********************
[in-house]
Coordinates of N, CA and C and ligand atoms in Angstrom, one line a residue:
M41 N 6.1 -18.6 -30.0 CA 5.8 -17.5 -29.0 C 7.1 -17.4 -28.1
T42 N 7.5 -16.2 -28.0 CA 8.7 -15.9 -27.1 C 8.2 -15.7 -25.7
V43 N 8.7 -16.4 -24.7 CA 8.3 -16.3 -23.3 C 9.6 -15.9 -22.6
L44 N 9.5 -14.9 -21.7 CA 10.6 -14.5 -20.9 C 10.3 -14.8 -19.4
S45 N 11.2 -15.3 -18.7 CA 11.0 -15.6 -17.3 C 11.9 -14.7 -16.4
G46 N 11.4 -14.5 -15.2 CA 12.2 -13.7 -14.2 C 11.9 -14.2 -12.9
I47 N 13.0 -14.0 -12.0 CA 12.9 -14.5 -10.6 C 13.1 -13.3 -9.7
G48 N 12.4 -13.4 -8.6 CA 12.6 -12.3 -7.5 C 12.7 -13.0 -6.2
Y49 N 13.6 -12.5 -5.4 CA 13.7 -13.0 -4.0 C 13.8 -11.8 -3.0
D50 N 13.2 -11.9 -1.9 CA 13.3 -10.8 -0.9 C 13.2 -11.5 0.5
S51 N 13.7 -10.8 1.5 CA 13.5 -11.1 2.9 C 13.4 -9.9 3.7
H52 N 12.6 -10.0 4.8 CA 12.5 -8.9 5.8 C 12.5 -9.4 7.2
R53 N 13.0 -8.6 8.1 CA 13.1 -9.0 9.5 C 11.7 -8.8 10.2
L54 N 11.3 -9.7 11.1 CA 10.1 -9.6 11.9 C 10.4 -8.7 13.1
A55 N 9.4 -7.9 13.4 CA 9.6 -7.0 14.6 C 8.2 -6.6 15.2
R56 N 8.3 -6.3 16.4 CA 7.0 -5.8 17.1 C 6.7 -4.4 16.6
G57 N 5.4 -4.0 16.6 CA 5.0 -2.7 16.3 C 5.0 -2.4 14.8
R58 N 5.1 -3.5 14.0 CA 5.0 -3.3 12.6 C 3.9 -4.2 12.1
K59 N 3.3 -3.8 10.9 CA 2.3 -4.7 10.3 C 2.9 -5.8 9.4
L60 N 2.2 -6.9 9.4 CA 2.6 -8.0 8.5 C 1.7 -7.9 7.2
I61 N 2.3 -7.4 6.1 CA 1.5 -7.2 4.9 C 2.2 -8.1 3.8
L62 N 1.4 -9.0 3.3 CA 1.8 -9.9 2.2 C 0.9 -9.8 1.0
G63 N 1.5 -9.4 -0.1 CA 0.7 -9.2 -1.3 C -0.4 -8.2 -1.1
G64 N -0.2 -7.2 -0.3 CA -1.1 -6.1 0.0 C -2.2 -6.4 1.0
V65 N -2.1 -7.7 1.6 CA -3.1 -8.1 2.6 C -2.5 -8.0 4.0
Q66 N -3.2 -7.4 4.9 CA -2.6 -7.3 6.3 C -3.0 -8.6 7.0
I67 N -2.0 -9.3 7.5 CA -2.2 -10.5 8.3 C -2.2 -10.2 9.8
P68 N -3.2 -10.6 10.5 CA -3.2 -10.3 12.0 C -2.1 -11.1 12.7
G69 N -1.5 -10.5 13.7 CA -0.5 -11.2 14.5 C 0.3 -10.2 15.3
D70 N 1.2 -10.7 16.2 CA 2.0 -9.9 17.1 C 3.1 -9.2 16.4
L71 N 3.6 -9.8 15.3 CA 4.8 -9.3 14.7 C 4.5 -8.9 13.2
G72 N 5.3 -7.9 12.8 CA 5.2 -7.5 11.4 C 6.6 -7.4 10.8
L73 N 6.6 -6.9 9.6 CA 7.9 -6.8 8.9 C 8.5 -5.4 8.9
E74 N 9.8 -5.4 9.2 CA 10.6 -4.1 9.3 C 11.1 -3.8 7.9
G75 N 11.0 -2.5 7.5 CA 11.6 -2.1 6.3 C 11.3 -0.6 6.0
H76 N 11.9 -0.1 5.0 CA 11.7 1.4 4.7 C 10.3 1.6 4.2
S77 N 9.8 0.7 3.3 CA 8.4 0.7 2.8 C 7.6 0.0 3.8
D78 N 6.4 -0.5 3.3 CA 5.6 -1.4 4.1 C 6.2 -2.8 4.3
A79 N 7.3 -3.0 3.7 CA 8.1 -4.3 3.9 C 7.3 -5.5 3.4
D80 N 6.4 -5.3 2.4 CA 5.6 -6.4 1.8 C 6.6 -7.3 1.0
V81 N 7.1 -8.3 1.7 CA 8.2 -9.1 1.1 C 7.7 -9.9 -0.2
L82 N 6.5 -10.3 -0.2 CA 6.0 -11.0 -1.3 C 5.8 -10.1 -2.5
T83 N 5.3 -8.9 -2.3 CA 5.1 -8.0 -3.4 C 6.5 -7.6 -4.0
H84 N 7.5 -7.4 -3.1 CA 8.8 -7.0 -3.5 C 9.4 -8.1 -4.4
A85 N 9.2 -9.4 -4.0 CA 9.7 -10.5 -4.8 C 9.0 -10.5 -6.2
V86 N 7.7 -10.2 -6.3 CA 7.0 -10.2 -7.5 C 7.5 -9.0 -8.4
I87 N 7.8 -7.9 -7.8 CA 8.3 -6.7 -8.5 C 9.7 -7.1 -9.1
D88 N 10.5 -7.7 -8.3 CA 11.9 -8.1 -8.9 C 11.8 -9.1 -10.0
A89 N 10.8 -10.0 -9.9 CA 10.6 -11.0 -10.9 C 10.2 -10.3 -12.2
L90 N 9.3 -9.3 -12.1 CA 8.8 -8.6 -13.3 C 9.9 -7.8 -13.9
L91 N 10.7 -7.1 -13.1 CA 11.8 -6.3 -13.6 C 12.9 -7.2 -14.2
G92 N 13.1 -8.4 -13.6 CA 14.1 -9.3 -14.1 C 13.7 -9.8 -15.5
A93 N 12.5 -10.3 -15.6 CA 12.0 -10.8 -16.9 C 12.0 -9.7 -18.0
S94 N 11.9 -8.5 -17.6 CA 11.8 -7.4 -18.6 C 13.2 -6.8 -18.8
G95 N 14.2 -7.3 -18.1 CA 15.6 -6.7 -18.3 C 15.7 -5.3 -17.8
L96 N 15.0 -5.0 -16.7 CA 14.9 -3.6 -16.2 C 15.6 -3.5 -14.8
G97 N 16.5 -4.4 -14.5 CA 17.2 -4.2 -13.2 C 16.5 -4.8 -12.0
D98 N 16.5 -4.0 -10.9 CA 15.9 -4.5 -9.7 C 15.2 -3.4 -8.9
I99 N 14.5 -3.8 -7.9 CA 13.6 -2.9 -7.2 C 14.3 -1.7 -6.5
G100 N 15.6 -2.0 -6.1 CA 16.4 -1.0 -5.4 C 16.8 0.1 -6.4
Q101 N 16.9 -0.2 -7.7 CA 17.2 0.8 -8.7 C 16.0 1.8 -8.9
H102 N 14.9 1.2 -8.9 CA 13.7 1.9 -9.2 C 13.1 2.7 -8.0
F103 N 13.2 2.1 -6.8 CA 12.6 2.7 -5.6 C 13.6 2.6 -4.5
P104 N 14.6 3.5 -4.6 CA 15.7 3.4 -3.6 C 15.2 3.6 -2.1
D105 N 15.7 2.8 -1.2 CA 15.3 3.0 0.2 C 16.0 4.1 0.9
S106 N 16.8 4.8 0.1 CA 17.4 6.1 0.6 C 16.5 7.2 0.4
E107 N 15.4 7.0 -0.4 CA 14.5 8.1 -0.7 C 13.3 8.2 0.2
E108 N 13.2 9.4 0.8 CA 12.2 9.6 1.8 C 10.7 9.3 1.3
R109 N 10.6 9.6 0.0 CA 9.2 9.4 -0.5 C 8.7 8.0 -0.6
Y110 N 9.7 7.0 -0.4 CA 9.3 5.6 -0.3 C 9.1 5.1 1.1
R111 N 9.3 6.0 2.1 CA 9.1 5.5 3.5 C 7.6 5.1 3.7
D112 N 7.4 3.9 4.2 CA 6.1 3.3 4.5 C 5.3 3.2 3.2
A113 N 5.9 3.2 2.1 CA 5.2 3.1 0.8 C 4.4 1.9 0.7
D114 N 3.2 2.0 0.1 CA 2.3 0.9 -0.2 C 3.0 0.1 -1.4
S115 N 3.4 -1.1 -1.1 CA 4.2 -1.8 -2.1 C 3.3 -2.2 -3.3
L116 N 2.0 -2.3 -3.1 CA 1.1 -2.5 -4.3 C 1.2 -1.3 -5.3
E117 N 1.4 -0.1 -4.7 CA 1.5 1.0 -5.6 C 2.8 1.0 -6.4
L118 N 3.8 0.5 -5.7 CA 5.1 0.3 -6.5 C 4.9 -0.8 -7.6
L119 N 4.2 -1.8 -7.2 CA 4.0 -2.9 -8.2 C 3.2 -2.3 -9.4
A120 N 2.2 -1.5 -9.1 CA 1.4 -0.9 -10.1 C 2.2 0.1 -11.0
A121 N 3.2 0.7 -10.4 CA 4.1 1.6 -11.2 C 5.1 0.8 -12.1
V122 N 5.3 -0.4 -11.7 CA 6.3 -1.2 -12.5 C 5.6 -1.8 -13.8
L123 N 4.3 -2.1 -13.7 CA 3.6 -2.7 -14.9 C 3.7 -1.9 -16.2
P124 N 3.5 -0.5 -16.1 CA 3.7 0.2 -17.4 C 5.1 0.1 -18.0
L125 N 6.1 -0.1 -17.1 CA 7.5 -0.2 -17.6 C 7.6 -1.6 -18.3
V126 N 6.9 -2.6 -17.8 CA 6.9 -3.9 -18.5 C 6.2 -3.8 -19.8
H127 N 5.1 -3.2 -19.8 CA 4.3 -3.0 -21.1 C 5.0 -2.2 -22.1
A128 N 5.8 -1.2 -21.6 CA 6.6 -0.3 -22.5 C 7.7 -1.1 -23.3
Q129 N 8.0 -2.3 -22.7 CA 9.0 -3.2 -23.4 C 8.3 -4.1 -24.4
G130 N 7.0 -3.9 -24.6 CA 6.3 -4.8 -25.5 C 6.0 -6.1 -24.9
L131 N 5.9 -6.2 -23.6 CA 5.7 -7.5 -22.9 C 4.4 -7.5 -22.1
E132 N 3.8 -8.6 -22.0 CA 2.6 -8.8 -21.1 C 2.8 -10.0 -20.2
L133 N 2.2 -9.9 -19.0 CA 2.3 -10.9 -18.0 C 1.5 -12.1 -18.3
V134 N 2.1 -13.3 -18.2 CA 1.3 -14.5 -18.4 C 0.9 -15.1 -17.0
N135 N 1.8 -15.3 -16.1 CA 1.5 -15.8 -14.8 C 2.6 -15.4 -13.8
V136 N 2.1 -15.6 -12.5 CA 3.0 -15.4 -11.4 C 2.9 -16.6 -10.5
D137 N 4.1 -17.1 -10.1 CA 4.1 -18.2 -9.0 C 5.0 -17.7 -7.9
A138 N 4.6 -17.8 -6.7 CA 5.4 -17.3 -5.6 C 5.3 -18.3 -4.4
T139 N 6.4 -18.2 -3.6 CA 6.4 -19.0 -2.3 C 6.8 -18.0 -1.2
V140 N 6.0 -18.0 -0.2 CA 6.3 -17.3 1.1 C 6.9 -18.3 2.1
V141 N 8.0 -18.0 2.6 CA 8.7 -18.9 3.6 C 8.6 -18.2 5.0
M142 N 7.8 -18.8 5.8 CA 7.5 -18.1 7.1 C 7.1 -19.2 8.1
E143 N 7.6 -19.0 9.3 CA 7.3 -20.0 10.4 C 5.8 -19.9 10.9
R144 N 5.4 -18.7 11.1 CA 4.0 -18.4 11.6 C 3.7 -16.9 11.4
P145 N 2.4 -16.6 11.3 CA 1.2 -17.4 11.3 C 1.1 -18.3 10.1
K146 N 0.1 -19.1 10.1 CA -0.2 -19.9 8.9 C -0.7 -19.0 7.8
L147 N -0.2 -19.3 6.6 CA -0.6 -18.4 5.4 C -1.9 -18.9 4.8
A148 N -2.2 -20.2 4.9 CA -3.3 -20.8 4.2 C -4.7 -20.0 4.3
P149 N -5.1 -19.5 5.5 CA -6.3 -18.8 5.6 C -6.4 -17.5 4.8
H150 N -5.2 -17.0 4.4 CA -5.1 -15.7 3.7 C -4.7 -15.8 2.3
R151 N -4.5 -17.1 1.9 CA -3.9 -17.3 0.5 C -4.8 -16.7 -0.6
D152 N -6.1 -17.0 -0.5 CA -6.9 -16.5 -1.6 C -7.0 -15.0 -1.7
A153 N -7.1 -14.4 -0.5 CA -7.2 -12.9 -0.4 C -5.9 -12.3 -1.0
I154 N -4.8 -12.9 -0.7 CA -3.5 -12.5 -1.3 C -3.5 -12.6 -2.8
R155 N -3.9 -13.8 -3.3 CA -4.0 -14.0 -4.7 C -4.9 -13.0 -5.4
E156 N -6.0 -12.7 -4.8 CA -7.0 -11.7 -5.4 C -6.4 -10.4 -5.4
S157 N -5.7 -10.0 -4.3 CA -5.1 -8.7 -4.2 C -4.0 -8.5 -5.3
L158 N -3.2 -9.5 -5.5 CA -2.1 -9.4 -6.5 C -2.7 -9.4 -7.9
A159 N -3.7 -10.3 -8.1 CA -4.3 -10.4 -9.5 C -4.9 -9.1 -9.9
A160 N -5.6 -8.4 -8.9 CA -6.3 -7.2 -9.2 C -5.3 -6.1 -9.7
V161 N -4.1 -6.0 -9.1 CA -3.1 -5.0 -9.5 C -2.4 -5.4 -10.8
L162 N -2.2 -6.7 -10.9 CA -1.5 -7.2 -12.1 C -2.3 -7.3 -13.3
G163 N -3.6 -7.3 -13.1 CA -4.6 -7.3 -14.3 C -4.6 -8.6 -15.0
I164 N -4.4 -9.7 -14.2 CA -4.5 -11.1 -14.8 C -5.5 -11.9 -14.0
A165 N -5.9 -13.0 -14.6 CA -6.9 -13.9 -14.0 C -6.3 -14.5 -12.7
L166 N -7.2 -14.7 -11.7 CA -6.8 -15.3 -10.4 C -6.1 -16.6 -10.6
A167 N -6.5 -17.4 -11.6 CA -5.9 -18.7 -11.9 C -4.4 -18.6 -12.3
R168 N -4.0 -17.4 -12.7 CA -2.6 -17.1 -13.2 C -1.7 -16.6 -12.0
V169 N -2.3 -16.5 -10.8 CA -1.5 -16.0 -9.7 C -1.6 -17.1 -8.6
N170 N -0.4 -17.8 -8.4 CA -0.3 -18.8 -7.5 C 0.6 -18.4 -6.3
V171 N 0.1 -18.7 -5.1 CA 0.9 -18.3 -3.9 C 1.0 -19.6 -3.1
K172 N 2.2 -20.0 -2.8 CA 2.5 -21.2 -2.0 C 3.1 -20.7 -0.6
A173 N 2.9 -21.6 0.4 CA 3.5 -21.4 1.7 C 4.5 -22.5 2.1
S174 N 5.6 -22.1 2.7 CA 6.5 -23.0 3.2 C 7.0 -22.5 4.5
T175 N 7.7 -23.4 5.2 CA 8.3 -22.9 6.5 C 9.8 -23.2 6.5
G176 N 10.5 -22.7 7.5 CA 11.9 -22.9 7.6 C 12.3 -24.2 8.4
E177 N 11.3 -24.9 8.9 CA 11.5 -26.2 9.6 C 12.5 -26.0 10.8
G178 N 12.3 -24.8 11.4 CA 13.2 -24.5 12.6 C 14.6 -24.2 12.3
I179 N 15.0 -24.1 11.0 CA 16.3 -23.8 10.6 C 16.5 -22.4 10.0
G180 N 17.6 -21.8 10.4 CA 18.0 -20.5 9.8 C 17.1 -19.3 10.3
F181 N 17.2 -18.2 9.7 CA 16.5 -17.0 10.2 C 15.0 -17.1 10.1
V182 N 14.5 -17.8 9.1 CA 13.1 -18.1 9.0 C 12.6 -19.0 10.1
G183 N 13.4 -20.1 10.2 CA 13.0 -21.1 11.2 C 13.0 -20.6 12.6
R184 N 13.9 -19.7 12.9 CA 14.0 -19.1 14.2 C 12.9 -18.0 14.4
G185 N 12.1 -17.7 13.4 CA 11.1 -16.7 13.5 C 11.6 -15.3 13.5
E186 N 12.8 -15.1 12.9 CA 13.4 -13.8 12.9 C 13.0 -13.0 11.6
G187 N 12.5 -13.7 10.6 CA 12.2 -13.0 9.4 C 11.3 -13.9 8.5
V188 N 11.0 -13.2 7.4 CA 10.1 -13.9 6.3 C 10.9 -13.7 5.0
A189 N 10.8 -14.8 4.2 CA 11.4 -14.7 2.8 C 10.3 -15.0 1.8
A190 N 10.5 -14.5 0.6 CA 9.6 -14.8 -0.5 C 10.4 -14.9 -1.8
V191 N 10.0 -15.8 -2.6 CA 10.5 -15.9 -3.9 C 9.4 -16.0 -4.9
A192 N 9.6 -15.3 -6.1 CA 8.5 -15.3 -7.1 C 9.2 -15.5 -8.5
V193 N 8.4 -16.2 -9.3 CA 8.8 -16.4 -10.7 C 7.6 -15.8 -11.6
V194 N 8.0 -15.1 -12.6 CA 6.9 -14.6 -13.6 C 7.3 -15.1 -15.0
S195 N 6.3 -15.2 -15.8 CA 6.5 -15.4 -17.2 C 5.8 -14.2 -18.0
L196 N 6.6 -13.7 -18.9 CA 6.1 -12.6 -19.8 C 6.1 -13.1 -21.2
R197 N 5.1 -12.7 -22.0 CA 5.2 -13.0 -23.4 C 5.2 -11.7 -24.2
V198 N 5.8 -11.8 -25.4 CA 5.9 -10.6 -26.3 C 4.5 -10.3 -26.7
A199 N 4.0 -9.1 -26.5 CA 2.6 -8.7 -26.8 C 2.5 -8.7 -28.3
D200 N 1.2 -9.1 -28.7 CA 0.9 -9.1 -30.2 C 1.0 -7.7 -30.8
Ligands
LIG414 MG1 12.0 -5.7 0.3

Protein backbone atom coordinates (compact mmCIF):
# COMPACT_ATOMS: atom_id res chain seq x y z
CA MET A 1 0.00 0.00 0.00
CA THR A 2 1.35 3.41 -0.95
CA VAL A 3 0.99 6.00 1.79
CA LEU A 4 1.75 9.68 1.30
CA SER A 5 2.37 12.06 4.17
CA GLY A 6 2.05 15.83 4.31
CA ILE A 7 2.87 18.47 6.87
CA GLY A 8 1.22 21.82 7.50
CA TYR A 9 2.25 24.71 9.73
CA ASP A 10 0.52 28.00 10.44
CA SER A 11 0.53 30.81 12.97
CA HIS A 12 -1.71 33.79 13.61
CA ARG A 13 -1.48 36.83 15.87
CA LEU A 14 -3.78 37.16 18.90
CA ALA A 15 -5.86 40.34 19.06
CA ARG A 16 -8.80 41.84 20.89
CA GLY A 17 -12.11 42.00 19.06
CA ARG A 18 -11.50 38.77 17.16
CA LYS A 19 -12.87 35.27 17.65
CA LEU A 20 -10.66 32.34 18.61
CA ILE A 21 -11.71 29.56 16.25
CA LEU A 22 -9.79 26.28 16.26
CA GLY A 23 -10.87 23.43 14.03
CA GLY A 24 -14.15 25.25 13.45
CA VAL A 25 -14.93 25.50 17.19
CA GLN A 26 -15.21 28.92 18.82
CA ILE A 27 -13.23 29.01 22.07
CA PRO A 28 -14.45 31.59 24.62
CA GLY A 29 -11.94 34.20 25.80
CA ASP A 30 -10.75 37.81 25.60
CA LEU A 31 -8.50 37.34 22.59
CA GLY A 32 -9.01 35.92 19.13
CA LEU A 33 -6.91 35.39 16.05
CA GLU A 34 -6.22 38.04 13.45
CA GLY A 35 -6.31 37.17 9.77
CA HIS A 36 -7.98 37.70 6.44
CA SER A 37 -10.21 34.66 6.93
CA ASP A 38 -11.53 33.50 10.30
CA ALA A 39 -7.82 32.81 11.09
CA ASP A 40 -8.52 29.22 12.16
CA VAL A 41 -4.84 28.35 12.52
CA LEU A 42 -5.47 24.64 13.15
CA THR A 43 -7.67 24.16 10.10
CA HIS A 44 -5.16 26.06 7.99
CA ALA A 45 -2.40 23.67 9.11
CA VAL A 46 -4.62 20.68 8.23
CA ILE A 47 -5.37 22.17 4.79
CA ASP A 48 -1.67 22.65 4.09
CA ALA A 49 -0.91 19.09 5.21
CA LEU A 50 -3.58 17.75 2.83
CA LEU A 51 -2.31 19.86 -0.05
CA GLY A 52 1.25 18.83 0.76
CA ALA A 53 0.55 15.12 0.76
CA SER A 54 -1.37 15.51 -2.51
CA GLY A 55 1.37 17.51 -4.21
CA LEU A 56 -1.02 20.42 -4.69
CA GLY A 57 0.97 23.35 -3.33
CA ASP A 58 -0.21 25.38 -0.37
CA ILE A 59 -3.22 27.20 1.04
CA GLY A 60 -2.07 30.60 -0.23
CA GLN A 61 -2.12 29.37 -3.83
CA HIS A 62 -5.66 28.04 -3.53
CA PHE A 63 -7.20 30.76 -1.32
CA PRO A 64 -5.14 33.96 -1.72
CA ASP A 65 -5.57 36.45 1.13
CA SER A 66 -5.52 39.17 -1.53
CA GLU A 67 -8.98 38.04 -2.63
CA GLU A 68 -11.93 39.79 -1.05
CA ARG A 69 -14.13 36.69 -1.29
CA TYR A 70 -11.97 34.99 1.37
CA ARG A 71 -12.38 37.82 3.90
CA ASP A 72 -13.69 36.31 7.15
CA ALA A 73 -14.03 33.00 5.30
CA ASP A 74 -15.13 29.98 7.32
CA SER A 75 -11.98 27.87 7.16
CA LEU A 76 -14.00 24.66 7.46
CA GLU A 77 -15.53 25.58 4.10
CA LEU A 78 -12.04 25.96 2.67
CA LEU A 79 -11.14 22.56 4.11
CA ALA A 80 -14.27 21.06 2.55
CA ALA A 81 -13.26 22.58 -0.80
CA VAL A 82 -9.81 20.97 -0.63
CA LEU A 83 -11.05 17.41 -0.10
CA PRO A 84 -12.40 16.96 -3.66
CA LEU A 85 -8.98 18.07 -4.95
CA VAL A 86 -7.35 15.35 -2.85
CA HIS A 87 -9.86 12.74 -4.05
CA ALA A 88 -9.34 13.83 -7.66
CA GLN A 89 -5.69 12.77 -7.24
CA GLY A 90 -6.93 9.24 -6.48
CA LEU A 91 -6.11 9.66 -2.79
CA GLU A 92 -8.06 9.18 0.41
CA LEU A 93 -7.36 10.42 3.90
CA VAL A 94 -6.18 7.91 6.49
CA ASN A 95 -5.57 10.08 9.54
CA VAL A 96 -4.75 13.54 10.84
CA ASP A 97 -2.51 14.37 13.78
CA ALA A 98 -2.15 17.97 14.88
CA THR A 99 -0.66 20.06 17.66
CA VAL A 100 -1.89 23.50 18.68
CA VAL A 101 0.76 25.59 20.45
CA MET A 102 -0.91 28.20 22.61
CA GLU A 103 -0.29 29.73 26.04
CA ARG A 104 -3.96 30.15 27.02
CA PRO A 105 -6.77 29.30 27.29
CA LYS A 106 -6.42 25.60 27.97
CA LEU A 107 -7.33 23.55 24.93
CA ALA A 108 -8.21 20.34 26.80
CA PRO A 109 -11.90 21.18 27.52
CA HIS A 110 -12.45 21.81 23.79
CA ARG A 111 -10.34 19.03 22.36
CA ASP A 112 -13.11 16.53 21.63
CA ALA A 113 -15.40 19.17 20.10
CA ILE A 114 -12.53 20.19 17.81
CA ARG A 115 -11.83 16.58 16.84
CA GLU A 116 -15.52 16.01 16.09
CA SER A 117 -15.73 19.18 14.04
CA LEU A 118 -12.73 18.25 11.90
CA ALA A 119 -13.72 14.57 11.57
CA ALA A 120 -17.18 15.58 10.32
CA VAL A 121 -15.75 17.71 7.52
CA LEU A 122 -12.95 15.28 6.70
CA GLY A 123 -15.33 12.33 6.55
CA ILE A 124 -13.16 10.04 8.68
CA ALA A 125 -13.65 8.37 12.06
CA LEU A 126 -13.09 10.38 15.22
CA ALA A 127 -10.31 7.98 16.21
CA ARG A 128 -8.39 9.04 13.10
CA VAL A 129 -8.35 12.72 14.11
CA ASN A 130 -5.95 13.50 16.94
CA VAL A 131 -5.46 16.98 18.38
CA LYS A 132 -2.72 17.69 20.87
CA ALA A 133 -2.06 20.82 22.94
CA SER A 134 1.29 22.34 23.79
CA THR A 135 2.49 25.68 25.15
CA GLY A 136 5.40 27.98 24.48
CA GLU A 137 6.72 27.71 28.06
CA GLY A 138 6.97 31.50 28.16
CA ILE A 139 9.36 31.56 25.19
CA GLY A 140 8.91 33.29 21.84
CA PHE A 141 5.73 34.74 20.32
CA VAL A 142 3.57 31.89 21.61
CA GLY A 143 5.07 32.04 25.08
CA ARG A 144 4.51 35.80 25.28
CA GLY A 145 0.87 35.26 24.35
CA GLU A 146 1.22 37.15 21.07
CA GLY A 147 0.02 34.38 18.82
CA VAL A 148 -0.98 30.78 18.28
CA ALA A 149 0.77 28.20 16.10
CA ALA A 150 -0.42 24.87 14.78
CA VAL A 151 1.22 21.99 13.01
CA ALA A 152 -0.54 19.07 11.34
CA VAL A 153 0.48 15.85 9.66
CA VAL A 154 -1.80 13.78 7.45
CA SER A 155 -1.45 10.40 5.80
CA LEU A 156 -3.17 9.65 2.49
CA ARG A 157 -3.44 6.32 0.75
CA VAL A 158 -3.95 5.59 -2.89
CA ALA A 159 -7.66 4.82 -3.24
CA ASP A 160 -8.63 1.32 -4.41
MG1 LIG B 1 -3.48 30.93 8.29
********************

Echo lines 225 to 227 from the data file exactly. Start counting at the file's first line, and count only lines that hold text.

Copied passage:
CA ILE A 59 -3.22 27.20 1.04
CA GLY A 60 -2.07 30.60 -0.23
CA GLN A 61 -2.12 29.37 -3.83